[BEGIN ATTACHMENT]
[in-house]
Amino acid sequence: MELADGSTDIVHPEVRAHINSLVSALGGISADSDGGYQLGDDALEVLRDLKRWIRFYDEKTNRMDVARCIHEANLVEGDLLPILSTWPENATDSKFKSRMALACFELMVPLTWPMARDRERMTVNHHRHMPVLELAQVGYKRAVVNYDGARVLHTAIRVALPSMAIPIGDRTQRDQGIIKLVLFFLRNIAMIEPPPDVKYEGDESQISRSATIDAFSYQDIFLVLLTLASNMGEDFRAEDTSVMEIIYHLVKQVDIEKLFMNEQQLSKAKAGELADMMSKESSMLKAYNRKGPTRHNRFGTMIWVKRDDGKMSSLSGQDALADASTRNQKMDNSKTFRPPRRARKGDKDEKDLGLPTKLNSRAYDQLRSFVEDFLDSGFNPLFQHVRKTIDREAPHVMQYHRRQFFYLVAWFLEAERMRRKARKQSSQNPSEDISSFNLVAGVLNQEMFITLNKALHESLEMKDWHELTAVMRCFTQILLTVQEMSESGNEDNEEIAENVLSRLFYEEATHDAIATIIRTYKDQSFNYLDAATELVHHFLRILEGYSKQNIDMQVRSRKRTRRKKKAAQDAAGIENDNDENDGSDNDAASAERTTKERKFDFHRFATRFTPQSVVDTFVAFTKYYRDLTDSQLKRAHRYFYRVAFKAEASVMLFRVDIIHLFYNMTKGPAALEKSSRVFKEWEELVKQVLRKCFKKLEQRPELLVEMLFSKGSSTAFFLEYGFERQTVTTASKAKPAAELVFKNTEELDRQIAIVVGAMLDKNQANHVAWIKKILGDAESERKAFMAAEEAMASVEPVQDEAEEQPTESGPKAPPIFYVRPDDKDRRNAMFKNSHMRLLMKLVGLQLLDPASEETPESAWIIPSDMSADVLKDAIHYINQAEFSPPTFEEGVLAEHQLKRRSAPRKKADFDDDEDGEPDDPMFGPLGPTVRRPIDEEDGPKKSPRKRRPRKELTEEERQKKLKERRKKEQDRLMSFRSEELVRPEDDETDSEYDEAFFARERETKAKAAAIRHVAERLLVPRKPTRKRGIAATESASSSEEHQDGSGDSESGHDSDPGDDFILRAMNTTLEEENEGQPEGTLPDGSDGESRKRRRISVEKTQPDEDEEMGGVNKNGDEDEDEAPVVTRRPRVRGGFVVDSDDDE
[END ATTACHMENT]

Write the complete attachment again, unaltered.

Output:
[in-house]
Amino acid sequence: MELADGSTDIVHPEVRAHINSLVSALGGISADSDGGYQLGDDALEVLRDLKRWIRFYDEKTNRMDVARCIHEANLVEGDLLPILSTWPENATDSKFKSRMALACFELMVPLTWPMARDRERMTVNHHRHMPVLELAQVGYKRAVVNYDGARVLHTAIRVALPSMAIPIGDRTQRDQGIIKLVLFFLRNIAMIEPPPDVKYEGDESQISRSATIDAFSYQDIFLVLLTLASNMGEDFRAEDTSVMEIIYHLVKQVDIEKLFMNEQQLSKAKAGELADMMSKESSMLKAYNRKGPTRHNRFGTMIWVKRDDGKMSSLSGQDALADASTRNQKMDNSKTFRPPRRARKGDKDEKDLGLPTKLNSRAYDQLRSFVEDFLDSGFNPLFQHVRKTIDREAPHVMQYHRRQFFYLVAWFLEAERMRRKARKQSSQNPSEDISSFNLVAGVLNQEMFITLNKALHESLEMKDWHELTAVMRCFTQILLTVQEMSESGNEDNEEIAENVLSRLFYEEATHDAIATIIRTYKDQSFNYLDAATELVHHFLRILEGYSKQNIDMQVRSRKRTRRKKKAAQDAAGIENDNDENDGSDNDAASAERTTKERKFDFHRFATRFTPQSVVDTFVAFTKYYRDLTDSQLKRAHRYFYRVAFKAEASVMLFRVDIIHLFYNMTKGPAALEKSSRVFKEWEELVKQVLRKCFKKLEQRPELLVEMLFSKGSSTAFFLEYGFERQTVTTASKAKPAAELVFKNTEELDRQIAIVVGAMLDKNQANHVAWIKKILGDAESERKAFMAAEEAMASVEPVQDEAEEQPTESGPKAPPIFYVRPDDKDRRNAMFKNSHMRLLMKLVGLQLLDPASEETPESAWIIPSDMSADVLKDAIHYINQAEFSPPTFEEGVLAEHQLKRRSAPRKKADFDDDEDGEPDDPMFGPLGPTVRRPIDEEDGPKKSPRKRRPRKELTEEERQKKLKERRKKEQDRLMSFRSEELVRPEDDETDSEYDEAFFARERETKAKAAAIRHVAERLLVPRKPTRKRGIAATESASSSEEHQDGSGDSESGHDSDPGDDFILRAMNTTLEEENEGQPEGTLPDGSDGESRKRRRISVEKTQPDEDEEMGGVNKNGDEDEDEAPVVTRRPRVRGGFVVDSDDDE